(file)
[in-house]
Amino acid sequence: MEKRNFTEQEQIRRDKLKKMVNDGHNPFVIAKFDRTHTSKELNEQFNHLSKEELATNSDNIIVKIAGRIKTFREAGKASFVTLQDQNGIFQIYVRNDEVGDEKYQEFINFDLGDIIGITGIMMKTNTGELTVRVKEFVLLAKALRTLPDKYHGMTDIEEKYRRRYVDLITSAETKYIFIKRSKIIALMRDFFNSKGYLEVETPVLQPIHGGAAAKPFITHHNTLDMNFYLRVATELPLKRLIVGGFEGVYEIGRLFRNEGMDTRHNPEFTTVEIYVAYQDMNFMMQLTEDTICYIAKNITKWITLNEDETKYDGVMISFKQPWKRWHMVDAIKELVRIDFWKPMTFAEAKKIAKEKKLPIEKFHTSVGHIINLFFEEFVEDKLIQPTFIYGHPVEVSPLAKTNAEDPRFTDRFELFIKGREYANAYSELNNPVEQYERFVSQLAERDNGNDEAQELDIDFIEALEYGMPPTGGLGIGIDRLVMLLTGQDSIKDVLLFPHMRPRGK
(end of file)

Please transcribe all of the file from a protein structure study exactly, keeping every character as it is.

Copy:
[in-house]
Amino acid sequence: MEKRNFTEQEQIRRDKLKKMVNDGHNPFVIAKFDRTHTSKELNEQFNHLSKEELATNSDNIIVKIAGRIKTFREAGKASFVTLQDQNGIFQIYVRNDEVGDEKYQEFINFDLGDIIGITGIMMKTNTGELTVRVKEFVLLAKALRTLPDKYHGMTDIEEKYRRRYVDLITSAETKYIFIKRSKIIALMRDFFNSKGYLEVETPVLQPIHGGAAAKPFITHHNTLDMNFYLRVATELPLKRLIVGGFEGVYEIGRLFRNEGMDTRHNPEFTTVEIYVAYQDMNFMMQLTEDTICYIAKNITKWITLNEDETKYDGVMISFKQPWKRWHMVDAIKELVRIDFWKPMTFAEAKKIAKEKKLPIEKFHTSVGHIINLFFEEFVEDKLIQPTFIYGHPVEVSPLAKTNAEDPRFTDRFELFIKGREYANAYSELNNPVEQYERFVSQLAERDNGNDEAQELDIDFIEALEYGMPPTGGLGIGIDRLVMLLTGQDSIKDVLLFPHMRPRGK